That’s how motorists will be able to fill up their tanks from Friday at selected gas stations.
Since the announcement on Tuesday by the Petroleum Dealers Association (PDA), there has been a public outcry, with the main issue being motorists’ fear of being targeted by bandits as these gas stations.
Even PDA President, Dr Robin Naraynsingh believes that bandits are looking at them.
Moves by gas station operators to accept cash from customers over electronic payments will make them sitting ducks to the criminal elements, Naraynsingh added.
“When you stop to think about the totality of things it is not a big difference. That is what the Government has exposed the dealers to,” Naraynsingh said of the move taken by members to reduce operating costs.
“We have become sitting ducks for criminals now with the measures we have imposed. When we look at what is happening we are at the mercy of the Government. The Government has to take us out of this position that we have found ourselves in,” he added.
The PDA is sticking to its decision to only accept cash payments for fuel from Friday.
This is despite a directive from Minister of Finance Colm Imbert on Thursday that National Petroleum Marketing Company (NP) gas stations must continue accepting debit and credit card transactions.
But Naraynsingh maintained if retails dealers are to revert to the electronic payment option, it could result in staff being sent home.
“We could either fire the workers and take credit cards or stop the credit cards and keep our employees. These employees have been with our organisation for 15 to 20 years. How do we tell them that they can’t work anymore?” he asked.
Naraynsingh felt Imbert should have met with the dealers to hear first-hand the dire situation they are facing.
He said, instead, the minister went ahead and gave the directive without providing alternative solutions.
“It is punishment upon punishment. Our industry is a controlled industry. The Petroleum Act says that the Minister of Energy, in consultation with the Minister of Finance, can fix the price of fuel in Trinidad and Tobago. They went ahead and they raised the price, but they didn’t consider the hardship that they will be putting us through. Regardless of how much gas you sell, it doesn’t matter what you do, every time somebody swipes a card, we lose money,” Naraynsingh said.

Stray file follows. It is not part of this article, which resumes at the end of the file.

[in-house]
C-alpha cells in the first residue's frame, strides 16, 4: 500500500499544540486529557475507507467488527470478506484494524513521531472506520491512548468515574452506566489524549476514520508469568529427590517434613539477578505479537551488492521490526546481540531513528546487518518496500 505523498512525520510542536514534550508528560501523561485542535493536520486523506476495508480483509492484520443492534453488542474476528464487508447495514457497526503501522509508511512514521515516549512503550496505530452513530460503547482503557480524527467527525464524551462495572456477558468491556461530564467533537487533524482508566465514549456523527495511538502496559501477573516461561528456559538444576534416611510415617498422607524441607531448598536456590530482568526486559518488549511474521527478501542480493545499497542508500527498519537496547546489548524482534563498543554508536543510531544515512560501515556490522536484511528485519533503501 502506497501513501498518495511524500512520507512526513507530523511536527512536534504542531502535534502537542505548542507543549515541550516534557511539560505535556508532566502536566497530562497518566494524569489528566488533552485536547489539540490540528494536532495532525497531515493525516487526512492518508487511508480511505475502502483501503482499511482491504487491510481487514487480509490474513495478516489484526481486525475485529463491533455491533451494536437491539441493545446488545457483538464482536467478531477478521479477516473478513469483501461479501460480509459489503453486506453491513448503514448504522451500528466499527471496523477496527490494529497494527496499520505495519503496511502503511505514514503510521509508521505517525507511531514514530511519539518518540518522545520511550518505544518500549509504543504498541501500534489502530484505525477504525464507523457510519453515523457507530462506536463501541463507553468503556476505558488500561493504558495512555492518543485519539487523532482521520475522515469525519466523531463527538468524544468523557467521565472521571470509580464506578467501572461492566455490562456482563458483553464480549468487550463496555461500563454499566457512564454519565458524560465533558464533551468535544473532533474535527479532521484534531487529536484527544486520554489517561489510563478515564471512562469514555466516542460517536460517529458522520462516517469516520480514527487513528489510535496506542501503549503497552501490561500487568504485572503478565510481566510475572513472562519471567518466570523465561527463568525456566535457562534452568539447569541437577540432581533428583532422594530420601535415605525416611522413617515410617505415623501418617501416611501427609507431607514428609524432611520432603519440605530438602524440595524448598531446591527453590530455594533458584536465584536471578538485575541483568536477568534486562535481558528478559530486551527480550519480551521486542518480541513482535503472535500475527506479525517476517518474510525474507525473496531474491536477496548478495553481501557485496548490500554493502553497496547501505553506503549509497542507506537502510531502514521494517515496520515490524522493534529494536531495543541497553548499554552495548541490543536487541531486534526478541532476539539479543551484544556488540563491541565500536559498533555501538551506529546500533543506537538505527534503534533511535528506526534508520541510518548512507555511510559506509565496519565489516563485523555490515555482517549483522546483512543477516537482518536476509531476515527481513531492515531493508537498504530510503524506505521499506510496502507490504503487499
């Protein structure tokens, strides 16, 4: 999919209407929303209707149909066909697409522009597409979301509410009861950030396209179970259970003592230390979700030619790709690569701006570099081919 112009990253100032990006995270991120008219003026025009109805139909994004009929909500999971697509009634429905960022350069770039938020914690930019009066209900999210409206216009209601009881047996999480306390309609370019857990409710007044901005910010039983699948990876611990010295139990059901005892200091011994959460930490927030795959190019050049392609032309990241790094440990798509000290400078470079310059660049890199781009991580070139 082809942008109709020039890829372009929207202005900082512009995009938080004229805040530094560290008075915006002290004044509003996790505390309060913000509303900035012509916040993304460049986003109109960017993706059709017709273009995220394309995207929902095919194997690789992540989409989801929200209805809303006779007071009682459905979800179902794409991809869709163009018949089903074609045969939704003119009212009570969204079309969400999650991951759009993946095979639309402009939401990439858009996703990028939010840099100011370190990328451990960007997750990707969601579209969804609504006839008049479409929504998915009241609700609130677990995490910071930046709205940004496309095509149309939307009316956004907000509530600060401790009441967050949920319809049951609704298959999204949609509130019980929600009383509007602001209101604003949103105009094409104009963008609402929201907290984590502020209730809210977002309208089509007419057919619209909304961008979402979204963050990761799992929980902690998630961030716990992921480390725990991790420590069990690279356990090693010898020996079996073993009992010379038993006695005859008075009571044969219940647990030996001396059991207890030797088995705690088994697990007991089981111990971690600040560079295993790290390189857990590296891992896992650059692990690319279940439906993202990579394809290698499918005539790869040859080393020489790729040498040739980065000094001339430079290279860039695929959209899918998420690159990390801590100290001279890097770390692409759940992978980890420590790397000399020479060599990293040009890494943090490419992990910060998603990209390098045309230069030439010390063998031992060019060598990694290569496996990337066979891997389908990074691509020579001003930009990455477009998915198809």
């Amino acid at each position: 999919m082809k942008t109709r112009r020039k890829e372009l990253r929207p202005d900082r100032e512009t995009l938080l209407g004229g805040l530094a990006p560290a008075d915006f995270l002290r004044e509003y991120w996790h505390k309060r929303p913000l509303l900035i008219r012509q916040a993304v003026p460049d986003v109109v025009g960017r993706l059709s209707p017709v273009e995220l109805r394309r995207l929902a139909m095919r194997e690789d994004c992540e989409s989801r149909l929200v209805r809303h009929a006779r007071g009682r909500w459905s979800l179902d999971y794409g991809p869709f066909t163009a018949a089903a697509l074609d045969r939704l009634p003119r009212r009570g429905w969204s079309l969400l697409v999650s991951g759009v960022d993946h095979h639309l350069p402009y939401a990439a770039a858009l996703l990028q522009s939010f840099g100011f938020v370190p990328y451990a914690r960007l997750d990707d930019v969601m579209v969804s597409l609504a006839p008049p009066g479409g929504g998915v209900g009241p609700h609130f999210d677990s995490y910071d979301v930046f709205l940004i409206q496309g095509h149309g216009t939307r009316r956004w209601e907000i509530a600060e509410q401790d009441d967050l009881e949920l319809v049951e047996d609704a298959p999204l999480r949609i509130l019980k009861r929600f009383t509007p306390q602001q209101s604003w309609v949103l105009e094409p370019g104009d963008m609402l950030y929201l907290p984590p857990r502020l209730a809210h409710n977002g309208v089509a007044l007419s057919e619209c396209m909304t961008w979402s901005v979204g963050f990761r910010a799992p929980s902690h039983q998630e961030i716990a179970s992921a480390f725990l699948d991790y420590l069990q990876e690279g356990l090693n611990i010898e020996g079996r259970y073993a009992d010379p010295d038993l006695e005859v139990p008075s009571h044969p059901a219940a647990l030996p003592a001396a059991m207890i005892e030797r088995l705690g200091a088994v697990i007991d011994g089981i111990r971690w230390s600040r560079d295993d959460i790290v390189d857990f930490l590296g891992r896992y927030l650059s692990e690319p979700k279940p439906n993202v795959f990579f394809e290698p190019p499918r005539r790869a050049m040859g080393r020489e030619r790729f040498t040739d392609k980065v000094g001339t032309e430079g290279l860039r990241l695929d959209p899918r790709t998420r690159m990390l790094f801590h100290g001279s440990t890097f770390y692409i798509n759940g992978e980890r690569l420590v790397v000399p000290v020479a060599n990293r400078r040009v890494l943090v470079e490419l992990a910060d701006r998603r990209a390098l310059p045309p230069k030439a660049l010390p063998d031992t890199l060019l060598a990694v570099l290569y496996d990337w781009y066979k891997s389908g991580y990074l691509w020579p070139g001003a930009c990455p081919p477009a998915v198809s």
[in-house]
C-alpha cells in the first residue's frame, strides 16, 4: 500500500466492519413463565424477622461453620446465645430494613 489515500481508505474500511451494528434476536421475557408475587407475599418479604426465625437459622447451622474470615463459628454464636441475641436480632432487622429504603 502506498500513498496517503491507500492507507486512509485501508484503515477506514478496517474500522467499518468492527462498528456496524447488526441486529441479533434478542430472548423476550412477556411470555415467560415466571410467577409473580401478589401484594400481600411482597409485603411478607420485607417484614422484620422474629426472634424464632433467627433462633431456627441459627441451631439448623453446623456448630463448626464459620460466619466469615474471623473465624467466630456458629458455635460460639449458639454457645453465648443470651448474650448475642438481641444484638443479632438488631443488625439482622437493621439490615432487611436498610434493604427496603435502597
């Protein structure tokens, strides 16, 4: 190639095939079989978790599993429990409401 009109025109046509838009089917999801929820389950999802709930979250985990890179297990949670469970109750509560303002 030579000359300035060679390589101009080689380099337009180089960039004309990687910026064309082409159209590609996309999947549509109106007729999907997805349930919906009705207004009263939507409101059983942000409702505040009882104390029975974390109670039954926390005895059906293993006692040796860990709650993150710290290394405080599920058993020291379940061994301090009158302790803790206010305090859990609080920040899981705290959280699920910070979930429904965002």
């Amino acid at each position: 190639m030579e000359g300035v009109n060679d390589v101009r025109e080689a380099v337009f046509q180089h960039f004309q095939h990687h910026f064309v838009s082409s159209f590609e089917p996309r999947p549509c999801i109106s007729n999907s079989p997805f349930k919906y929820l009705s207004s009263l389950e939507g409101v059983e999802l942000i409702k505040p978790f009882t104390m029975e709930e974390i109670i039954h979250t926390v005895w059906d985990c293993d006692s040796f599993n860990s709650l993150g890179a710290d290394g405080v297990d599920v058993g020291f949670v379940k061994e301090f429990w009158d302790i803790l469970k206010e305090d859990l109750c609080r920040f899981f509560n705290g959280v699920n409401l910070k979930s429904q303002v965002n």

“So the minister wants us to just pay for things when we don’t have the money. He wants us to go into debt to finance the country. Why is he doing this to us? Why has he singled us out and put us in this position,” he lamented.
He stressed retail dealers are barely surviving at his point.
“For every litre of gas I sell at $5.75, I have to give Government .9 percent of that. Out of that money now, I have to pay my workers, I have to pay my taxes and pay all my statutory requirements, which is NIS (National Insurance) and WASA (Water and Sewerage Authority) and the electricity. And when someone swipes a card, I have to pay a further one to two percent, depending on the arrangement the bank has with us. Tell me if what the minister says makes economic sense. How could we survive on something like this?” Naraynsingh said.
He added: “This is not something that we want to do. This is hurting us financially and mentally because these are fellow Trinidadians and these are our customers. We have people we interact with every single day and to do this is not fair, but we have to make it viable. When you depress the profitability like this, there is no room to grow, you just cast us out. Why doesn’t the minister suggest something? Why didn’t he say, ‘Look, gentlemen, I am going to remove the taxes and let us see if that will help you’? Why doesn’t he say, ‘Look, let me give you a $.10 increase or something like that so that we could pay our taxes’?”